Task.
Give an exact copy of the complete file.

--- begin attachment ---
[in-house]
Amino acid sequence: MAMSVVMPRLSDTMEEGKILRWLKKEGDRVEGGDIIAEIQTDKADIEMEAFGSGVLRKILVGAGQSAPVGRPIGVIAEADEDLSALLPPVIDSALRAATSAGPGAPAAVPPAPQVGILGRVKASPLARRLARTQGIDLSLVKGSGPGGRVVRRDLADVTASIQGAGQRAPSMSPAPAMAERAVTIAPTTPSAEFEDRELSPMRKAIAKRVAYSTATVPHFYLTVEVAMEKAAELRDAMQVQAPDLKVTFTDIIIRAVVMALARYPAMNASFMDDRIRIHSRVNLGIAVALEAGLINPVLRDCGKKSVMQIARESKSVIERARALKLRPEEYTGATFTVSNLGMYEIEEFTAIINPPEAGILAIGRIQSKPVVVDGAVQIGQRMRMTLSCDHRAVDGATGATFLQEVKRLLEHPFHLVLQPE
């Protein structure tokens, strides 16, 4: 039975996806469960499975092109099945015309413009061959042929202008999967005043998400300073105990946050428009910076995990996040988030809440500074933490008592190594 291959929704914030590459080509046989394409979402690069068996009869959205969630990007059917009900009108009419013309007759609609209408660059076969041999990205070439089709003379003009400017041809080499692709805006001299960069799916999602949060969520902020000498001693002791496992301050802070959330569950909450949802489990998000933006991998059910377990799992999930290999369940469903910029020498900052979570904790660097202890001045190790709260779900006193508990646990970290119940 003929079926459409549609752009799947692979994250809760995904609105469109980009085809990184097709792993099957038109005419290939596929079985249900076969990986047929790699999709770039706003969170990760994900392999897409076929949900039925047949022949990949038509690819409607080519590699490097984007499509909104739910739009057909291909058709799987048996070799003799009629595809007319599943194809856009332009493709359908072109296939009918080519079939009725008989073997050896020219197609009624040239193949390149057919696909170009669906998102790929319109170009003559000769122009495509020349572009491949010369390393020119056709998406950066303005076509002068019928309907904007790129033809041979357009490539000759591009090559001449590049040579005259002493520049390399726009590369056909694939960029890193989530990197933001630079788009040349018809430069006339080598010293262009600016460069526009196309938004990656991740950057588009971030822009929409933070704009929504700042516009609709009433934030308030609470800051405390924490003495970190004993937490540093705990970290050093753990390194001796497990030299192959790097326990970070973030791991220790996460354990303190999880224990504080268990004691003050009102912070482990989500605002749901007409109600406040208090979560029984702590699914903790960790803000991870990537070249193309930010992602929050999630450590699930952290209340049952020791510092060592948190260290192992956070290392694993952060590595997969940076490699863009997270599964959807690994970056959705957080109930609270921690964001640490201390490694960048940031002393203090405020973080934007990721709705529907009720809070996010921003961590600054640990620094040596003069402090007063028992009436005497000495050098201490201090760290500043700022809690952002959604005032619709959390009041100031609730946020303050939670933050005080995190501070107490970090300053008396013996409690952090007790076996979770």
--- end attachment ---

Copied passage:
[in-house]
Amino acid sequence: MAMSVVMPRLSDTMEEGKILRWLKKEGDRVEGGDIIAEIQTDKADIEMEAFGSGVLRKILVGAGQSAPVGRPIGVIAEADEDLSALLPPVIDSALRAATSAGPGAPAAVPPAPQVGILGRVKASPLARRLARTQGIDLSLVKGSGPGGRVVRRDLADVTASIQGAGQRAPSMSPAPAMAERAVTIAPTTPSAEFEDRELSPMRKAIAKRVAYSTATVPHFYLTVEVAMEKAAELRDAMQVQAPDLKVTFTDIIIRAVVMALARYPAMNASFMDDRIRIHSRVNLGIAVALEAGLINPVLRDCGKKSVMQIARESKSVIERARALKLRPEEYTGATFTVSNLGMYEIEEFTAIINPPEAGILAIGRIQSKPVVVDGAVQIGQRMRMTLSCDHRAVDGATGATFLQEVKRLLEHPFHLVLQPE
């Protein structure tokens, strides 16, 4: 039975996806469960499975092109099945015309413009061959042929202008999967005043998400300073105990946050428009910076995990996040988030809440500074933490008592190594 291959929704914030590459080509046989394409979402690069068996009869959205969630990007059917009900009108009419013309007759609609209408660059076969041999990205070439089709003379003009400017041809080499692709805006001299960069799916999602949060969520902020000498001693002791496992301050802070959330569950909450949802489990998000933006991998059910377990799992999930290999369940469903910029020498900052979570904790660097202890001045190790709260779900006193508990646990970290119940 003929079926459409549609752009799947692979994250809760995904609105469109980009085809990184097709792993099957038109005419290939596929079985249900076969990986047929790699999709770039706003969170990760994900392999897409076929949900039925047949022949990949038509690819409607080519590699490097984007499509909104739910739009057909291909058709799987048996070799003799009629595809007319599943194809856009332009493709359908072109296939009918080519079939009725008989073997050896020219197609009624040239193949390149057919696909170009669906998102790929319109170009003559000769122009495509020349572009491949010369390393020119056709998406950066303005076509002068019928309907904007790129033809041979357009490539000759591009090559001449590049040579005259002493520049390399726009590369056909694939960029890193989530990197933001630079788009040349018809430069006339080598010293262009600016460069526009196309938004990656991740950057588009971030822009929409933070704009929504700042516009609709009433934030308030609470800051405390924490003495970190004993937490540093705990970290050093753990390194001796497990030299192959790097326990970070973030791991220790996460354990303190999880224990504080268990004691003050009102912070482990989500605002749901007409109600406040208090979560029984702590699914903790960790803000991870990537070249193309930010992602929050999630450590699930952290209340049952020791510092060592948190260290192992956070290392694993952060590595997969940076490699863009997270599964959807690994970056959705957080109930609270921690964001640490201390490694960048940031002393203090405020973080934007990721709705529907009720809070996010921003961590600054640990620094040596003069402090007063028992009436005497000495050098201490201090760290500043700022809690952002959604005032619709959390009041100031609730946020303050939670933050005080995190501070107490970090300053008396013996409690952090007790076996979770």